7. Avoid scheduling your closings on the first and last day of the month. These are the busiest days in terms of real estate closings, and lawyers, real estate agents, lenders, mortgage brokers, etc., are strained to provide services you deserve.

Do not hesitate to contact Elmira Chimirova, a lawyer with Mullun, if you would like to know more on this topic. Elmira can be reached at elmira@mullun.com or (800) 878-1630 ext. 102.

Remedies for Breach of Contract.

There are three main remedies available for breach of contract, such as damages, specific performance and rescission.

1.Damages – The common law remedy whereby the money is used to compensate a civil wrong to an innocent party. There are three categories of damages that may be awarded if a breach of contract claim is proved. They are: (1) compensatory or expectation damages, which put an innocent party in the position she/he would have been in had the contract been performed; (2) reliance damages, which restore an innocent party to the position they were in before they were harmed or/and injured; (3) restitutionary damages, which prevent unjust enrichment of one party. Unjust enrichment may occur any time one party gains profits at the expense of another party. Therefore, the compensation is based not on what an innocent party has suffered but what a guilty party has gained (unjust enrichment).

2.Specific Performance is an equitable remedy that compels a party found in breach of his/her contractual obligations to perform a specific act according to the precise terms agreed upon, meaning to perform exactly what they had agreed to. This remedy is available for some breaches of contract. It is used to be awarded as a matter of course for contracts for the sale of land because of the land’s uniqueness.

3.Rescission is also an equitable remedy that brings a contract to an end and restores an innocent party to his/her pre-contractual position. Note: Please do not confuse with a decision to rescind (i.e. terminate) a contract for breach of a condition and to sue for damages.

Do not hesitate to contact Elmira Chimirova, a lawyer with Mullun, if you would like to know more on this topic. Elmira can be reached at elmira@mullun.com or (800) 878-1630 ext. 102.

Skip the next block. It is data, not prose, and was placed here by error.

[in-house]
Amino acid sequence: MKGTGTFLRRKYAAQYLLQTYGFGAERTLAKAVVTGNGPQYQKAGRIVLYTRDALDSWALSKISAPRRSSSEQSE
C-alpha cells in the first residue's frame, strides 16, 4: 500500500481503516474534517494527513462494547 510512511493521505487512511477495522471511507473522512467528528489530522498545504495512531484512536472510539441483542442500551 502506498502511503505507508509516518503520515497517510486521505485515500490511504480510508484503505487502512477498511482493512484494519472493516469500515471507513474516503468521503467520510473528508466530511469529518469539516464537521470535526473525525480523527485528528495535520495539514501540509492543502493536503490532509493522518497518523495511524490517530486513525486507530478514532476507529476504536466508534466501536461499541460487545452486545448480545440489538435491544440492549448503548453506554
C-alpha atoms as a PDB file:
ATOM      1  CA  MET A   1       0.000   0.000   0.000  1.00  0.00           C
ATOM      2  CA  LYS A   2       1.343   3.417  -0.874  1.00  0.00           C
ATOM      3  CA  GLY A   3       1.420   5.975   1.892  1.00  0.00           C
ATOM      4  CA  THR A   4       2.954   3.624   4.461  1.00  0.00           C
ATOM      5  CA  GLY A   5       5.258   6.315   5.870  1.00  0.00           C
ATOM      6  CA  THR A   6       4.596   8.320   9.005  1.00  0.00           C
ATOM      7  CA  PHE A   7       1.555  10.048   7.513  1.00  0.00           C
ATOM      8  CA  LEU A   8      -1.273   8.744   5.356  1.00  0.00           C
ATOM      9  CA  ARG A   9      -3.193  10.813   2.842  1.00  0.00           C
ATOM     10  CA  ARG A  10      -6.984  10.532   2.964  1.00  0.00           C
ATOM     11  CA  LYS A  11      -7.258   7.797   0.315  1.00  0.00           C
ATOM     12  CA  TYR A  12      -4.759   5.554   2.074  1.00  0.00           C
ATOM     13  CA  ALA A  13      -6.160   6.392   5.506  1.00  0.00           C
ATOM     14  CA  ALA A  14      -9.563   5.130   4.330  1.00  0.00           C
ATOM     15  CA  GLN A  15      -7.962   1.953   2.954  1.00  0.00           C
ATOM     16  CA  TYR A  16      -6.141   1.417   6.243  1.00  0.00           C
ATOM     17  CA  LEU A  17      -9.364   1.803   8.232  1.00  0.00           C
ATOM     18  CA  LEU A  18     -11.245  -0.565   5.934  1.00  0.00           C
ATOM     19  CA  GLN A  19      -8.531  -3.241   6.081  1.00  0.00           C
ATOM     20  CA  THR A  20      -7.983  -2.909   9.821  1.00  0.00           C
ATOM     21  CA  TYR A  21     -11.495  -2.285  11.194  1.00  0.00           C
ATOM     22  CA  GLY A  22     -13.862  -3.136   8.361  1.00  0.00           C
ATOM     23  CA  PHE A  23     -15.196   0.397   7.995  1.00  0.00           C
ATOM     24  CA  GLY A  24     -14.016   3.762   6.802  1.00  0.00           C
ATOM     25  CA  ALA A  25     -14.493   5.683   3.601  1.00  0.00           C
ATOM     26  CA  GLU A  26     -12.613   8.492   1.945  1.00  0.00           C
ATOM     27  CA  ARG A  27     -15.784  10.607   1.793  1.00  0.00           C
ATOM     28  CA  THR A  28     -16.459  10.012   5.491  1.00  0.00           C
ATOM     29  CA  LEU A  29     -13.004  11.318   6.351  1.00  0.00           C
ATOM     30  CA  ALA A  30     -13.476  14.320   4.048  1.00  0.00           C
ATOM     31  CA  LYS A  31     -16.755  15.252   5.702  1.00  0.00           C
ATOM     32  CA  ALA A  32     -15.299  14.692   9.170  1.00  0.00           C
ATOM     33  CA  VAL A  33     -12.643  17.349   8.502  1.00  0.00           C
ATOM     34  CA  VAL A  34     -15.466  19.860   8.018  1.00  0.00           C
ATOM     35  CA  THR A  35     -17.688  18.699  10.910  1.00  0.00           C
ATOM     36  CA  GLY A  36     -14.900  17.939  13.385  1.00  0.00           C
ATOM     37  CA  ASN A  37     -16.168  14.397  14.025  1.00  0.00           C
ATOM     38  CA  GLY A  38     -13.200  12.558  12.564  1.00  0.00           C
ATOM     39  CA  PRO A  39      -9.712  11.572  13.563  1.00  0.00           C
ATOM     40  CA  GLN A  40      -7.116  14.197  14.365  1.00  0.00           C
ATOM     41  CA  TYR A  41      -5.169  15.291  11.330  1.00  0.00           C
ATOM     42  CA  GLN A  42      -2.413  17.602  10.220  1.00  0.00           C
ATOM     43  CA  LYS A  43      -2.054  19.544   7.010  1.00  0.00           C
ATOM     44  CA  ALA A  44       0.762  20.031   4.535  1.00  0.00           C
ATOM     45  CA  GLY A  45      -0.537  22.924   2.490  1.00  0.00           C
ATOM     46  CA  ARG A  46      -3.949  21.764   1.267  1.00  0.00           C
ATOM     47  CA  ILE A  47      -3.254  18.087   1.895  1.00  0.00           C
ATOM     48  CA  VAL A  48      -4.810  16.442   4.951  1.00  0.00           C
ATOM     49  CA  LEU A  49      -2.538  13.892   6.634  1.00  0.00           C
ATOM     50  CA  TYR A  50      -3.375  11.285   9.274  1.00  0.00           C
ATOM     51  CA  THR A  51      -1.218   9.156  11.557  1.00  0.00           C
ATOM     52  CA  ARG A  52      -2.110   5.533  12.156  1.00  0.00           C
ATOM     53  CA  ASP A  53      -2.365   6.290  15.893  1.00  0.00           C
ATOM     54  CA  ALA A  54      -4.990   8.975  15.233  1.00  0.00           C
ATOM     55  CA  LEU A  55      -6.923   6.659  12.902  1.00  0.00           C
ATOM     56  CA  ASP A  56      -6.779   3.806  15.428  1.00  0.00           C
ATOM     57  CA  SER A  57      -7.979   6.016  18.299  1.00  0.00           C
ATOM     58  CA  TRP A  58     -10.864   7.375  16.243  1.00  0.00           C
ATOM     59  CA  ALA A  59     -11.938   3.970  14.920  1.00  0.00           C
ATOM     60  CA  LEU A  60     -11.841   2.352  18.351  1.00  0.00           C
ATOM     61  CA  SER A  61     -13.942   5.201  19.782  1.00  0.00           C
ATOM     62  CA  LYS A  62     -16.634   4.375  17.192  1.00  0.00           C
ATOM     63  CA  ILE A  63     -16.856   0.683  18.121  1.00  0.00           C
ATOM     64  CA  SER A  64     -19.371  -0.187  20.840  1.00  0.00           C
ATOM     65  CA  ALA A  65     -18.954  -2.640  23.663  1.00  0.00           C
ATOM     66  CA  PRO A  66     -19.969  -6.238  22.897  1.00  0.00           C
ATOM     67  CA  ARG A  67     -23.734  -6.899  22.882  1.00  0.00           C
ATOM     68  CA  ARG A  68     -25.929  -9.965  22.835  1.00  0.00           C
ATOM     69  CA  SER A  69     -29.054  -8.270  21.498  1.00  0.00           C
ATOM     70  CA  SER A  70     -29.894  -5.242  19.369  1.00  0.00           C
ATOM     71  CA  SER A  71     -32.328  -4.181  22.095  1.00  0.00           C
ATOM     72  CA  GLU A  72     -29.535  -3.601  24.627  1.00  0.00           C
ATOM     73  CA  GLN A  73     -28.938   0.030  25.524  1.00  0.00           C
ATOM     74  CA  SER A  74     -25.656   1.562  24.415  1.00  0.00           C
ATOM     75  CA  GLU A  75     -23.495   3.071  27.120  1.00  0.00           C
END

Disclosure – What Advice Can We Give Our Clients?

1. What to disclose when selling your property - Based on the recent case law development in Canada, below are some defects that should always be disclosed:

  • Plumbing and sewage issues
  • Termites or other insect infestations
  • Roof defects
  • Water leakage, including in basements
  • Heating or air conditioning system issues
  • Property drainage problems
  • Foundation instabilities or cracks
  • Problems with title to the property (e.g. local improvements)

2. Inspections – In order to avoid being stuck with a house that may need extensive repairs it is recommended that a prospective purchaser insist on the Agreement of Purchase and Sale being contingent on a satisfactory house inspection. A professional inspector usually inspects all major house systems, including the roof, plumbing, electrical and heating systems, and drainage. If you are purchasing a home in most cases, an inspection is not a waste of time and money.

3. Title Insurance – Title insurance has become increasingly common in Ontario and is now a standard feature in residential purchases. It is marketed as covering both title defects and “off title” searches traditionally completed by lawyers on a real estate purchase. By purchasing title insurance it may be possible to avoid the cost of a survey or various searches and to in effect “paper over” certain defects. However, such coverage is subject to any specific exceptions and affirmative assurances that may be noted on your policy.

4. Where a defect is alleged – At Mullun, lawyers can identify whether this defect is a defect of title or a defect in the quality of the property/land. We can further determine what the Agreement of Purchase and Sale says about that type of defect. If there is a title defect and the vendor promises a particular standard of title, then as a purchaser, you are entitled to require compliance with the contract promise. If there is a defect of quality of the property/land, we will consider whether it is covered by a statutory warranty, by the common law warranty or by the class of cases where the vendor has a duty to disclose a latent defect of quality.

Please note that the area of disclosure is a complex area of law so consult lawyers at Mullun for up-to-date information on the law that applies to you and ask lawyers at Mullun for guidance in answering your questions.

Do not hesitate to contact Elmira Chimirova, a lawyer with Mullun, if you have any legal questions. Elmira can be reached at elmira@mullun.com or (800) 878-1630 ext. 102.

Avoiding Fraud in Real Estate Transactions

Avoiding Fraud in Real Estate Transactions

With the implementation of electronic processes to complete real estate transactions, technology has changed how real estate deals are conducted. Titles can be searched and mortgages registered and discharged from our desktops. While technology has made lawyers’ work more efficient, it has left the door for abuse wide open as it is now easier for a fraudster to operate in the impersonal electronic environment. Further, real estate transactions are often “one-off”, where the lawyer has no pre-existing relationship with the client.

The two most common types of fraud lawyers may encounter are value fraud and identity fraud. Both are prevalent in real estate transactions, and so lawyers must be astute when dealing with either buyers or sellers so that they can prevent its occurrence. The former occurs when the value of a property is inflated, resulting in a third party advancing funds for a bogus purchase. The latter occurs when a fraudster facilitates the hoax by assuming the identity of another.